I do not know why you like to pick on my skin colour all the time. This is how God chose to make me. But you always make a big deal out of it. If I slap some red lipstick on, you say, ” You look ugly….. you think you are a foreigner or something?”. If I choose to wear a yellow heel, you say, ” What are you thinking? Are you out of your mind?” I still remember coming back home one night so excited after getting myself a beautiful lime green Lehenga and you smirked and said, “Give it to your sister, She’s gori hai na?”(Isn’t she fair?) I can’t even begin to explain how I felt that day. I felt so shameful. The fear of approval gripped me. I love fashion, I love dressing up in different colours. I can’t live my whole life wearing just maroons and blue’s can I? I am dark and what’s wrong if I wear bright colours? It’s time this kind of demeaning attitude changes!!! If I don’t even have the basic right to dress the way I want to and express myself sometimes I wonder what am I even doing here!?
– Savitha, The Stressed Out Dresser from Delhi
Fear to Freedom #3 Celestine wrote to us raising this fascinating question:
Colourism: A form of discrimination which is based on the individual’s skin colour, with the person who has the lighter skin tone, treated more favourably.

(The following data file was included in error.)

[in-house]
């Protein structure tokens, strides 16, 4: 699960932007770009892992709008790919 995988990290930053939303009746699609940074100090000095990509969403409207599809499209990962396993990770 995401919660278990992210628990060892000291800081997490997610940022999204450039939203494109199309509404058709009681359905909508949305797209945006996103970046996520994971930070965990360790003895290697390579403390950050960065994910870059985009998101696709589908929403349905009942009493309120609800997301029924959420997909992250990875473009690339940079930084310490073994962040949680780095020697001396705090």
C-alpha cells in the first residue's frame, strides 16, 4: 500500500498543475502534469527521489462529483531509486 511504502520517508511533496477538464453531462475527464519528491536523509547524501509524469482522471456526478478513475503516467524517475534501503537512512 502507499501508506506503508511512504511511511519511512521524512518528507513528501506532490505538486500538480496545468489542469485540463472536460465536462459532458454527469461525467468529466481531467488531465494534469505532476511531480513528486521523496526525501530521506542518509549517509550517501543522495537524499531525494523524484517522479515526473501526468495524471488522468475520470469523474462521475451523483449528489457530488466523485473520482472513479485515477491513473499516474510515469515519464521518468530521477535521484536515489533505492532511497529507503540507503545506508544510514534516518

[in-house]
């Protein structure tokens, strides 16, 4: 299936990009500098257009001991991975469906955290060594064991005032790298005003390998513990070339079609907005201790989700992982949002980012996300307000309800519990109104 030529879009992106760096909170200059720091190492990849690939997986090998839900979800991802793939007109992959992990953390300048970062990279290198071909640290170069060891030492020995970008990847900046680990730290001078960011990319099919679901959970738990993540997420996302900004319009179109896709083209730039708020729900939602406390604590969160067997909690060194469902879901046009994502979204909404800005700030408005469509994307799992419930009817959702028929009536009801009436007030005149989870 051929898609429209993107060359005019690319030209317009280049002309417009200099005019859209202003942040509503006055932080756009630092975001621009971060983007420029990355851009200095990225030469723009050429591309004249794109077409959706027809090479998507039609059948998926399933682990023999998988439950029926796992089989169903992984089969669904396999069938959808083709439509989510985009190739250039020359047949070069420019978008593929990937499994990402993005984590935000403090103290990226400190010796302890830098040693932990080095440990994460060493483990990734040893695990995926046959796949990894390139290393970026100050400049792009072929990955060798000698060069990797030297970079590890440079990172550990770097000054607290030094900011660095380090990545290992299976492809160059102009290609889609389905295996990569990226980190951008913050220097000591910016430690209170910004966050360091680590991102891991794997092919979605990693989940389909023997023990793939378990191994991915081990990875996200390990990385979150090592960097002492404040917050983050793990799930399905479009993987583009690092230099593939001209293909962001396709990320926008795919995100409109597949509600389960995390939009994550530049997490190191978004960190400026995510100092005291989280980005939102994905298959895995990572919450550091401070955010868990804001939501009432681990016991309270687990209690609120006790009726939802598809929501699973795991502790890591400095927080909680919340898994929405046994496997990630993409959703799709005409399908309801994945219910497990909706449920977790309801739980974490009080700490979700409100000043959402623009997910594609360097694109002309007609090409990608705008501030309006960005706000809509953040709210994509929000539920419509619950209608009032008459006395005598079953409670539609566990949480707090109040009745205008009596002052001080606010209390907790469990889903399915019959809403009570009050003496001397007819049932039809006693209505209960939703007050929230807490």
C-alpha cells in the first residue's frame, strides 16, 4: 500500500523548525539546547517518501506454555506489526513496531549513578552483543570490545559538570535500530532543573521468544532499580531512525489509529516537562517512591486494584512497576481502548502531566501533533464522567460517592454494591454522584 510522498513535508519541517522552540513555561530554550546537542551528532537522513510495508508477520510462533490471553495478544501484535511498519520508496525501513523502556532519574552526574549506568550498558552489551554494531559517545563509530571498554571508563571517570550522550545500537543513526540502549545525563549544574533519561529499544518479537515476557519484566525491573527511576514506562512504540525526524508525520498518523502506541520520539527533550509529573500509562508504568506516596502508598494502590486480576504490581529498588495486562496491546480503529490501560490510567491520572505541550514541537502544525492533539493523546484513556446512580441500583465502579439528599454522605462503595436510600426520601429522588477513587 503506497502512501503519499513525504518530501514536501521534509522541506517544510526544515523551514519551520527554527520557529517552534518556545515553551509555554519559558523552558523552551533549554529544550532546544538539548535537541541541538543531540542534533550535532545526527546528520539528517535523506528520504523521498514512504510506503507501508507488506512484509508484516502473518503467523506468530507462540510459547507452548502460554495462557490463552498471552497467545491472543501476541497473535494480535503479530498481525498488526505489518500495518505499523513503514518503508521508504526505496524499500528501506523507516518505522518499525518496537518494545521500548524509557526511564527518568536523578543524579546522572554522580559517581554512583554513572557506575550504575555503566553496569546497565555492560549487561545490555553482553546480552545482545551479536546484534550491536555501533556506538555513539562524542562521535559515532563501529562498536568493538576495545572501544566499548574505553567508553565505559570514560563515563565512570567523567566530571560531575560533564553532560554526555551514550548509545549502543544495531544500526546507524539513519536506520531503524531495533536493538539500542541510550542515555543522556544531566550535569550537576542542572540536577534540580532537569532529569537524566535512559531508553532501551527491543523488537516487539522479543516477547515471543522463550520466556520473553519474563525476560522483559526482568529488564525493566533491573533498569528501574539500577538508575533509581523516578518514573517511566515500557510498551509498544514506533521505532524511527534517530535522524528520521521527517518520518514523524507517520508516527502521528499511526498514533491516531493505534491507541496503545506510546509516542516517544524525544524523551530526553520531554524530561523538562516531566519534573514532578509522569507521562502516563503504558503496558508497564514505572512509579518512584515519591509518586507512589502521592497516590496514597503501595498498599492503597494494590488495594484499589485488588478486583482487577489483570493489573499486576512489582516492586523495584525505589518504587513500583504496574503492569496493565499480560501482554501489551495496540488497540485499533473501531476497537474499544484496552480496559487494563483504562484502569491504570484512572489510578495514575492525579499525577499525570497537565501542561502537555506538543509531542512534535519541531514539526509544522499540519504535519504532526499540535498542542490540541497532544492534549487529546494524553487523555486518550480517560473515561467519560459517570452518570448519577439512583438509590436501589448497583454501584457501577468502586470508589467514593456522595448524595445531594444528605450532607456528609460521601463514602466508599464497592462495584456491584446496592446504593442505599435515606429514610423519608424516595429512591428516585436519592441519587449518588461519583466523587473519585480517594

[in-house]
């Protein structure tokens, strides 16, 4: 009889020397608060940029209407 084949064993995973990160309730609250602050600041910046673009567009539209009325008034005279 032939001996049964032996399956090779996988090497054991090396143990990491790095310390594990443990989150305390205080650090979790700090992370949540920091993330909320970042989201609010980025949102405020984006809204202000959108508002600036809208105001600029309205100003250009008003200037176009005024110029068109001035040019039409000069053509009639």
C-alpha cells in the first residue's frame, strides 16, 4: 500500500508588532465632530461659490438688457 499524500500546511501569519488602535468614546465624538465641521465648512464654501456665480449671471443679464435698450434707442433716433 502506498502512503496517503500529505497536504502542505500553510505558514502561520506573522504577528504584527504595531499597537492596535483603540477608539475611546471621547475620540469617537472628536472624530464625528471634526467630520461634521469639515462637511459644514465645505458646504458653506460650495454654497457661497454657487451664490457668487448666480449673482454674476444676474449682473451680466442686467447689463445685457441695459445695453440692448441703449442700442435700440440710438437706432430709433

Celestine adds, “Editing pictures became a routine. It’s like I didn’t want to be myself until I realized I was being a colourist myself.”
Do we in our minds often paint ourselves to a skin colour we think we would look perfect at? Is that why filtered images are a huge fad? Has media successfully tapped into all our inferior complexes, flaws and fears, slowly but steadily somehow tricking us to believe that we all to a certain extent have to look like someone else to be accepted?
Celestine says, “Now that I have learned to see beauty in a different light, I feel I look much better without editing my images because that’s me in my authentic self and not a copy.” And we second that Celestine!
Fear to Freedom #4 starts with skin pigmentation, name calling and bullying, but ends with accepting the so-called-imperfections that make us uniquely beautiful.